Monday Vine – ¿Cómo te fue?

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beginner / expressions / greetings / Panama / past preterite / questions

On the run?  Prefer listening over reading?  You can listen to today’s entire lesson as an audio version:

Or, keep reading below:

Today’s Vine is by SrDeLaPera from Panama.

It’s a fantastically simple concept and you might be able to understand this one fully before reading any description!  Give it a try:

The Vine


  • Girl: ¿Cómo te fue?
  • Guy: Bien.
  • Guy: ¿Cómo te fue?
  • Girl: [talks sin parar (without stopping) all night]


  • Girl: How did it go?
    • Literally, How for you did it go?
    • You could also loosely translate this in English as “How was it?”
  • Guy: Well.
    • As in “it went well”
    • You could also loosely translate this in English as “good” or “fine”
  • Guy: How did it go?
  • Girl: [talks sin parar (without stopping) all night]

Slow-Mo Version

Useful Phrases

  • ¿Cómo te fue? = How did it go? / How did it go for you?
  • ¿Cómo? = How?
    • Note: This is also the word to use when you didn’t hear someone and them to repeat.  It’s like saying “what?” or “come again?” in English.
    • Just like ¿Cuándo? we use an accent when como is part of a question.
  • ¿Cómo te fue en  _____ ? = How did ______ go for you?
    • Literally, “how did it go for you in _____”
    • ¿Cómo te fue en el trabajo?  = How did work go for you?
      • (literally, how it went for you at work?)
    • ¿Cómo te fue en el viaje?  = How did your trip go?
      • (literally, how it went for you on the trip?)
  • ¿Cómo te fue con _____? = How did it go [for you] with ______?  Whatever happened with ______?
    • ¿Cómo te fue con Maria? = How did it go with Maria? (presumably, referring to a conversation or interaction you had)
  • Bien. = fine/good/well
    • This is also an appropriate answer to ¿cómo estás? (how are you?)

Going Deeper


  • “¿cómo te fue?” = “how for you it went?” (in practice: “how’d it go?”)
    • Pronunciation: “COH-moh teh FWEH?”
  • bien” = “fine/good/well
    • Pronunciation: “biehn”


There’s only one verb in this Vine – and we’ve seen it before, in different forms.

ir = to go

Pronunciation: “EER”

In this Vine, ir was conjugated in the past tense: fue.

fue = he/she/it went.

  • Q: The translation says “it went”… how do we know “it” is in the sentence?
  • A: It’s kind of like saying me gusta.  That means “I like it” but we don’t see “it” in the Spanish sentence, for the same reason.  The word gustar is conjugated to the 3rd person, gusta, so we know we’re talking about he/she/it, and we use context to decide between those three options.  In the phrase te fue (“it went for you”), “it” is the subject of the sentence, the thing that went.  The verb fue is specifically conjugated to the 3rd person, which means, in most instances of this phrase, that “it” is the subject.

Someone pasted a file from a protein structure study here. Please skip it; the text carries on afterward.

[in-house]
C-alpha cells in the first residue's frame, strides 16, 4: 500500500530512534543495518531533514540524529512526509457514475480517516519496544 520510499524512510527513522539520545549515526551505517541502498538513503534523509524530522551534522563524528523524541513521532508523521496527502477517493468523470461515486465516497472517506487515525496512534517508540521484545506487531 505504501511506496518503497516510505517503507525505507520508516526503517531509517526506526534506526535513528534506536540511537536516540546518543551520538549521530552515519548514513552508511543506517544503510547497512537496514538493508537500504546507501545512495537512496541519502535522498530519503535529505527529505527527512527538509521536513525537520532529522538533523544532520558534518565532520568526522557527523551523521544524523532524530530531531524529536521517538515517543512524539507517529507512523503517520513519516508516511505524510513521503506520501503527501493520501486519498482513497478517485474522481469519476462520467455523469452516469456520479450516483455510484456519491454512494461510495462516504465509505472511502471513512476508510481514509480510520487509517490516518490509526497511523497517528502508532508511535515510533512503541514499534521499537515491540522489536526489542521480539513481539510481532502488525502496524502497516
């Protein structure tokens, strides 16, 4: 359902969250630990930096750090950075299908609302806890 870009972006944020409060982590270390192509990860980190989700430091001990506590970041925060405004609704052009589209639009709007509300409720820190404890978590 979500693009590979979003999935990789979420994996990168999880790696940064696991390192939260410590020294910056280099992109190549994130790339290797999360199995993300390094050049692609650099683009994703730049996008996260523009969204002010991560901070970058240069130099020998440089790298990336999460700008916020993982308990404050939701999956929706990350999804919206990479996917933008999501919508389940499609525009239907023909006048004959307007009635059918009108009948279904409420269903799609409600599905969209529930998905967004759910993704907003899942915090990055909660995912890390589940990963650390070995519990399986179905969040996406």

In this Vine we’ve got the IO (indirect object), te.

  • In the question ¿Cómo te fue? you are affected by how the day/the event went.
  • That little word te expresses that it affected you.

We can replace te with other words to ask how it went for different people.

  • ¿Cómo le fue a tu hermano?  ¿Cómo le fue? = How did it go for your brother?  How did it go for him?
  • Nos fue bien. = It went well for us.
  • Les fue bien = It went well for them / it went well for you guys.
    • depends on context because les is used for ellos (them) as well as ustedes (you guys)

If you’re talking to a stranger or to someone in a formal context, you would speak to them as usted (formal “you”) instead of tú (informal “you”):

  • ¿Cómo le fue? = How did it go for you? (formal)
    • Note: this looks the same as “how did it go for him?” because usted has the same pronouns and conjugations as he/she/it.  We use context to tell the difference.


Cuando te preguntan “Cómo te fue?” = When they ask you “How did it go?”

Hombres vs Mujeres = Men vs Women

#vinesenespañol = “Vines en español” = “Vines in Spanish”

(this is a great hashtag to use if you’re looking for more Spanish-speaking Viners to follow!)


See if you can identify these words/phrases in English.

  • ¿cómo?
  • ¿cómo te fue?
  • ¿cómo te va? (we didn’t mention this, but I’ll give you a clue: va = he/she/it goes)
  • bien
  • me fue bien.
  • nos fue bien en el examen.
  • ¿cómo te fue con el profesor?
  • ¿cómo les fue en el viaje?

Bonus for advanced speakers: if you found this lesson too easy, consider the Santana song “Oye Como Va” (written by Tito Puente and popularized by Carlos Santana).  The first two lines are oye como va and then mi ritmo.

  • why doesn’t como have an accent in this case?
  • can you sense the sort of doble sentido here?  what does oye cómo va mean alone?  What does oye como va mi ritmo mean, as one sentence?
  • Hint: the word oye, which is often used for “hey,” comes from the verb oír, to hear.  So oye is actually an informal command: “hear!”
  • Answer: here.

If you’re still reading this, watch the Vine again!  Then try to speak the words of the Vine out loud again, as slowly as you need to.

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